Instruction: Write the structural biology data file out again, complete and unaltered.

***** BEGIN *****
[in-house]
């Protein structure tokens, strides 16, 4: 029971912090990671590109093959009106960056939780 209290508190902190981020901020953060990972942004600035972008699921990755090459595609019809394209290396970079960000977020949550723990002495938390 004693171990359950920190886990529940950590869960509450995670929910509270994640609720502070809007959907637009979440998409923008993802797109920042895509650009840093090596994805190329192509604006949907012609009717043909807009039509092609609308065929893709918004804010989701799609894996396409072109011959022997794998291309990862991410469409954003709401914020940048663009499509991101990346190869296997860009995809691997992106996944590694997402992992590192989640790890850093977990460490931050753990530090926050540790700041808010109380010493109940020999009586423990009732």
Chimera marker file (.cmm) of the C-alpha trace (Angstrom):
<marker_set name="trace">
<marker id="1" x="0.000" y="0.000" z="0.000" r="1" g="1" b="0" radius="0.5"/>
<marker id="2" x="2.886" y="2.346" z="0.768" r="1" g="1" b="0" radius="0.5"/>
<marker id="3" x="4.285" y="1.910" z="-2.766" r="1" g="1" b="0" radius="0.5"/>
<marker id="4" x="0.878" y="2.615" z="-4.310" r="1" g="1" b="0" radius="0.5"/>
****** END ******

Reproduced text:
[in-house]
């Protein structure tokens, strides 16, 4: 029971912090990671590109093959009106960056939780 209290508190902190981020901020953060990972942004600035972008699921990755090459595609019809394209290396970079960000977020949550723990002495938390 004693171990359950920190886990529940950590869960509450995670929910509270994640609720502070809007959907637009979440998409923008993802797109920042895509650009840093090596994805190329192509604006949907012609009717043909807009039509092609609308065929893709918004804010989701799609894996396409072109011959022997794998291309990862991410469409954003709401914020940048663009499509991101990346190869296997860009995809691997992106996944590694997402992992590192989640790890850093977990460490931050753990530090926050540790700041808010109380010493109940020999009586423990009732």
Chimera marker file (.cmm) of the C-alpha trace (Angstrom):
<marker_set name="trace">
<marker id="1" x="0.000" y="0.000" z="0.000" r="1" g="1" b="0" radius="0.5"/>
<marker id="2" x="2.886" y="2.346" z="0.768" r="1" g="1" b="0" radius="0.5"/>
<marker id="3" x="4.285" y="1.910" z="-2.766" r="1" g="1" b="0" radius="0.5"/>
<marker id="4" x="0.878" y="2.615" z="-4.310" r="1" g="1" b="0" radius="0.5"/>